The Ring-necked Duck was still at Malham Tarn, North Yorkshire, on 14th, with a Common Crane overflying Nosterfield LNR the following day perhaps the bird seen over Huby and Wykeham Lakes on 19th. A Lesser Yellowlegs briefly visited North Duffield Carrs on 16th. An Iceland Gull was at Long Nab on 17th.
A handful of Ring Ouzel sightings was the best the Flamborough Head area could do this week, while Hornsea Mere hung on to its assortment of wildfowl and a Common Crane flew over on 18th. The Spurn area was quiet, too, with a flyover Woodlark on 20th probably the best. The Green-winged Teal was still at North Cave Wetlands, while Southfield Reservoir produced a Spotted Redshank on 14th.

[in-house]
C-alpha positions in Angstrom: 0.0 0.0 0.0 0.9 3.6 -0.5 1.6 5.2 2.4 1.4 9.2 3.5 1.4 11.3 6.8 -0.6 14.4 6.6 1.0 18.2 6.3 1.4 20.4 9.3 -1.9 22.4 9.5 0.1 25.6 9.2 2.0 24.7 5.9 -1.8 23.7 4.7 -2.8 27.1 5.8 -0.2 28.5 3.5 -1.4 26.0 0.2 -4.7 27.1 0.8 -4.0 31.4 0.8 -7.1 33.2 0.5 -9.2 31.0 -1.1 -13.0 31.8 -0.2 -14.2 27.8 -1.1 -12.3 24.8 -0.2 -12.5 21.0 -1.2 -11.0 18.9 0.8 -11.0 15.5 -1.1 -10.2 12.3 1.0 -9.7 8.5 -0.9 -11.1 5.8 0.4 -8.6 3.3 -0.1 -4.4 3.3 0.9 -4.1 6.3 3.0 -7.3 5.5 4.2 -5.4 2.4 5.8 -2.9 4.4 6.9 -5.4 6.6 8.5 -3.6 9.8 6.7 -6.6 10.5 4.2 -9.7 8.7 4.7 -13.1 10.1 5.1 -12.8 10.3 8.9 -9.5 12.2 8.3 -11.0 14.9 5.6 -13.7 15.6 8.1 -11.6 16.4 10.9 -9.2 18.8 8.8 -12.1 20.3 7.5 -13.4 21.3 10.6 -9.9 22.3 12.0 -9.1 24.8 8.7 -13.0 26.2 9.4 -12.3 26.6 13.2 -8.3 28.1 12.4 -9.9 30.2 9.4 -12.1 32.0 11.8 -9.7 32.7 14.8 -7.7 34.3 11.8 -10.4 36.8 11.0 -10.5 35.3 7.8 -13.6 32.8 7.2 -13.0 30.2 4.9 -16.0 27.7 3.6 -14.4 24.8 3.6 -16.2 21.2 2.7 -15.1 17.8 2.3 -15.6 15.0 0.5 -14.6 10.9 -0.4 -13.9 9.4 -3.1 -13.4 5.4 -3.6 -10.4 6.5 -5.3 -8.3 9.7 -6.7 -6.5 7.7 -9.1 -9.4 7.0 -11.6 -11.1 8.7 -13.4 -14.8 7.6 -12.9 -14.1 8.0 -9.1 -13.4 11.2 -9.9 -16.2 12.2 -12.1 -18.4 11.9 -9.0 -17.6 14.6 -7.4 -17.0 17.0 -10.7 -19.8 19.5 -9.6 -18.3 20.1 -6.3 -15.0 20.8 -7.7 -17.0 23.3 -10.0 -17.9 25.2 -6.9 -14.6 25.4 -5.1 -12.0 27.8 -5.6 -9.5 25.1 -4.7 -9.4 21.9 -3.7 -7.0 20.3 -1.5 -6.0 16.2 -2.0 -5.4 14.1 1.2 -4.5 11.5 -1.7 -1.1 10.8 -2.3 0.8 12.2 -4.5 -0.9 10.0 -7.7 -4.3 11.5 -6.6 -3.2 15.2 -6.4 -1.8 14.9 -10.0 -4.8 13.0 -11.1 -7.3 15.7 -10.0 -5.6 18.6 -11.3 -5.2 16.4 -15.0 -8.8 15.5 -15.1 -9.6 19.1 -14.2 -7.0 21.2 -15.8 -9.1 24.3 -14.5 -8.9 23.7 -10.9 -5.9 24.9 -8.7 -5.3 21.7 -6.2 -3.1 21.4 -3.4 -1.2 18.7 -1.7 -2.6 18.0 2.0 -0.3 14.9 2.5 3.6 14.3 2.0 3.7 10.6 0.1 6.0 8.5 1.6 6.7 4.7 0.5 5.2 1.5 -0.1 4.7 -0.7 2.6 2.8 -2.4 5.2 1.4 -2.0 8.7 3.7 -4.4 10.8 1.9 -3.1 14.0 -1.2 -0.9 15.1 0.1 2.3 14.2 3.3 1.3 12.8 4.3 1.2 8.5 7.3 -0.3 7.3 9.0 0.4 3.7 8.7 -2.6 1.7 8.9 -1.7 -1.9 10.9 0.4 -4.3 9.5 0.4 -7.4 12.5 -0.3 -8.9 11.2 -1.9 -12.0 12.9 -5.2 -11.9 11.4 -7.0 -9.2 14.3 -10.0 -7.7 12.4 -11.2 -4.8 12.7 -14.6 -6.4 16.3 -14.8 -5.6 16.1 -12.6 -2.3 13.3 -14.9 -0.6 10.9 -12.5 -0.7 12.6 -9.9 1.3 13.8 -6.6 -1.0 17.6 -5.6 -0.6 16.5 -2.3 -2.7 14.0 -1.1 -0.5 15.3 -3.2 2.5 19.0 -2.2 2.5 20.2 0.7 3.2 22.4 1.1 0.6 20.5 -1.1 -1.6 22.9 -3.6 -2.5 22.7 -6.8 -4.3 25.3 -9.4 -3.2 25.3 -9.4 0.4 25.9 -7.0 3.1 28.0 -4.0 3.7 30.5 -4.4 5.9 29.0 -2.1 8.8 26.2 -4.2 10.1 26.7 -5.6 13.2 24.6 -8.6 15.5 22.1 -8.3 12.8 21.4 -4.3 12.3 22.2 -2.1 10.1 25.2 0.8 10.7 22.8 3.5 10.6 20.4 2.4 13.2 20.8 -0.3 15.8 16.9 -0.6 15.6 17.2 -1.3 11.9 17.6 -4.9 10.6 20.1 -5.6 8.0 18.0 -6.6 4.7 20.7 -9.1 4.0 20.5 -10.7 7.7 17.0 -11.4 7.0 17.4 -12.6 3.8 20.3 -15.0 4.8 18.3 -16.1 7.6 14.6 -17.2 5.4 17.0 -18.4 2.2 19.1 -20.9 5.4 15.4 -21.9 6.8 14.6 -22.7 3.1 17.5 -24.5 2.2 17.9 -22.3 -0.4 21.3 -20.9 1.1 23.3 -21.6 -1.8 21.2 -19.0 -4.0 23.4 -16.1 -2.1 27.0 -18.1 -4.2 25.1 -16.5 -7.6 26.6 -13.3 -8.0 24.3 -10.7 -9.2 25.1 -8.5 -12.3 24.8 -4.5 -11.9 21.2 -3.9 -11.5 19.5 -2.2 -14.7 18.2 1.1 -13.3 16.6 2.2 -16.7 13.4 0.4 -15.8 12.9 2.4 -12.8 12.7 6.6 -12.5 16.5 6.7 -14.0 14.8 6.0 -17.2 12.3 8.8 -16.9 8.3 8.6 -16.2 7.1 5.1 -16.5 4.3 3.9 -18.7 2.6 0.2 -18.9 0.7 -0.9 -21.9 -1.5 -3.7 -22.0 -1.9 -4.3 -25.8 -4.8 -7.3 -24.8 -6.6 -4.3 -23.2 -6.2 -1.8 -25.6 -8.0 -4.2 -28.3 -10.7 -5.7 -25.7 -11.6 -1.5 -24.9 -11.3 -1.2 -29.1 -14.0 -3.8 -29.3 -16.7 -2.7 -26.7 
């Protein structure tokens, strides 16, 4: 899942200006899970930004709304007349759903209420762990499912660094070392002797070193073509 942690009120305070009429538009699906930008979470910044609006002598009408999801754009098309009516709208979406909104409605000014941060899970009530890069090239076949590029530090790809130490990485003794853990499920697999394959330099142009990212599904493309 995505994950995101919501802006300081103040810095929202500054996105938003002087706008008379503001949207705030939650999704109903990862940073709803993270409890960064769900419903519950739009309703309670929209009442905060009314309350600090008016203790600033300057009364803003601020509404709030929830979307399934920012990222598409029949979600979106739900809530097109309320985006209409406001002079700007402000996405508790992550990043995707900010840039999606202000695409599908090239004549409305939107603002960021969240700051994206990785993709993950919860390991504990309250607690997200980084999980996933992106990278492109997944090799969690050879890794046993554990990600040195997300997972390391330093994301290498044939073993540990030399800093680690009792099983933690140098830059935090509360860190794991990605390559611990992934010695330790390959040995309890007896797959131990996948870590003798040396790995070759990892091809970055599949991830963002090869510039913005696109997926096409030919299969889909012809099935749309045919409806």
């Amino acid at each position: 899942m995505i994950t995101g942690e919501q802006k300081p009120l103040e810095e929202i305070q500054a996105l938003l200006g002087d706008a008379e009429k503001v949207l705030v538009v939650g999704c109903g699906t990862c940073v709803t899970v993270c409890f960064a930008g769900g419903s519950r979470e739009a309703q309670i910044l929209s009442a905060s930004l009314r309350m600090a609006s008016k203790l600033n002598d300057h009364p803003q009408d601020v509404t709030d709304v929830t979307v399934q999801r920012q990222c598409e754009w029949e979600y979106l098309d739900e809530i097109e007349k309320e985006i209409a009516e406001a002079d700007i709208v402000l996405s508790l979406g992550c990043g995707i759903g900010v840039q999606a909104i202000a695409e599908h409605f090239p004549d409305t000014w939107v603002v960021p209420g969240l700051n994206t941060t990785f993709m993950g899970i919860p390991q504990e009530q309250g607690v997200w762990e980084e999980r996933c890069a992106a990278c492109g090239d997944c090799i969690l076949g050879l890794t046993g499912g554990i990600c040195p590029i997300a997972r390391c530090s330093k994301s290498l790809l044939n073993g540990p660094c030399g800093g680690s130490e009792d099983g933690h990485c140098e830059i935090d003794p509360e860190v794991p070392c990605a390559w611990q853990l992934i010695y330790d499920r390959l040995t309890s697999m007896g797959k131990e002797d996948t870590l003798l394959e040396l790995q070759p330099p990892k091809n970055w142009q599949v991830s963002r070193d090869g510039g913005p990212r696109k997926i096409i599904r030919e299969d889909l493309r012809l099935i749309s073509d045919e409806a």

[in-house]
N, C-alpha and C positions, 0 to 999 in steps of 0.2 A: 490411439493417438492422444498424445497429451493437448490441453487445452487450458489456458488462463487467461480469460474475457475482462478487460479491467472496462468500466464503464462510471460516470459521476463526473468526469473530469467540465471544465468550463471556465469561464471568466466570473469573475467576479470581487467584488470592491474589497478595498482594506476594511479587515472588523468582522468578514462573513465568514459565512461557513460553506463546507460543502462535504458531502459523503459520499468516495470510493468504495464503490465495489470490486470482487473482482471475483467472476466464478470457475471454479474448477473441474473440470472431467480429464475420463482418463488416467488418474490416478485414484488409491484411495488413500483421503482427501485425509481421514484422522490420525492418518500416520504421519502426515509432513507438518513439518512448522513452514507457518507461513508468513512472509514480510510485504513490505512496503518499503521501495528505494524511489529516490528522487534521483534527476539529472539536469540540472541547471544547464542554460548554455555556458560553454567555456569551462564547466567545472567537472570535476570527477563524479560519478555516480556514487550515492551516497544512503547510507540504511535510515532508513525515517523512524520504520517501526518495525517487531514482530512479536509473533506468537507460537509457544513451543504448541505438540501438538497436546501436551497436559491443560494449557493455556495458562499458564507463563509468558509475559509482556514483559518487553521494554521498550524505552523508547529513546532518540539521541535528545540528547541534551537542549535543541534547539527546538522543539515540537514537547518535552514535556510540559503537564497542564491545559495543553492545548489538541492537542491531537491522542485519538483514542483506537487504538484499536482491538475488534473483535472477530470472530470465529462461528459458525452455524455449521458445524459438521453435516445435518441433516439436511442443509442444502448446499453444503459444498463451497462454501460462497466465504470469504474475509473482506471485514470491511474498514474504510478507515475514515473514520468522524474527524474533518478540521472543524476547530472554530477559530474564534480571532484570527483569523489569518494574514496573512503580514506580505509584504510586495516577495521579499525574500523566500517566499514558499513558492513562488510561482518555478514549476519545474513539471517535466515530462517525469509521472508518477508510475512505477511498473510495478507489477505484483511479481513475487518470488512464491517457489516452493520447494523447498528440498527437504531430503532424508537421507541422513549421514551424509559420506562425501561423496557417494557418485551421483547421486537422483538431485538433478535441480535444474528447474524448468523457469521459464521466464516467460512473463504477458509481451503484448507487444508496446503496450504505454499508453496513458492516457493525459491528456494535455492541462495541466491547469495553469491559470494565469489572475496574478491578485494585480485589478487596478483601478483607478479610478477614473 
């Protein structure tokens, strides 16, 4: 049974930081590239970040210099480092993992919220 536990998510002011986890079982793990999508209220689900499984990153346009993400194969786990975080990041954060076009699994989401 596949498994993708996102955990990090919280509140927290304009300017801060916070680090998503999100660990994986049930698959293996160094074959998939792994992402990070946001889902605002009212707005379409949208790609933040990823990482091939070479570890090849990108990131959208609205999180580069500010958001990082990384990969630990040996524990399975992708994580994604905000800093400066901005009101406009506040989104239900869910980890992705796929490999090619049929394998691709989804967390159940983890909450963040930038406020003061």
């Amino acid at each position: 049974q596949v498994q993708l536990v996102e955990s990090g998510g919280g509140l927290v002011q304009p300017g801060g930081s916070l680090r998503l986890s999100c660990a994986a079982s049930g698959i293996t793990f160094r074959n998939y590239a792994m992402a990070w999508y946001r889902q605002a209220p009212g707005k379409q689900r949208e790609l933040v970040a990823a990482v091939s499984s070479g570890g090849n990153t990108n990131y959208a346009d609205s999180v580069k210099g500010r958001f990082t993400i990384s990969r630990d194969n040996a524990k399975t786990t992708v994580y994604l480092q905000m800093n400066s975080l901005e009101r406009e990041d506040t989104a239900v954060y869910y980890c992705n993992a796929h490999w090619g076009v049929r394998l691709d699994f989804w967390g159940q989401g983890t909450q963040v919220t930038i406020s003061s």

Migrants were limited across the region this week, although Ring Ouzels were back in Staffordshire in some numbers with six localities reporting birds. Herefordshire and West Midlands were much the same, with the former scoring one and the latter two. Sticking with the monochrome theme, a male Pied Flycatcher was at Venus Pool NR, Shropshire, on 15th.
Western Cattle Egrets continue to be a nice local bird in some areas, so three in the paddocks by Fishers Mill at Middleton Lakes RSPB, Warwickshire, were most welcome. Draycote Water had a relaxed week with Black Redstart and Mealy Redpoll on offer on 14th. An adult Russian White-fronted Goose paid a quick visit to Ladywalk NR on 18th. Over in Worcestershire, a European Turtle Dove at a private site by Tenbury Wells was a nice record. A Little Gull was at Upton Warren NR on 14th only while a Channel Wagtail was at Stanklyn on 18th.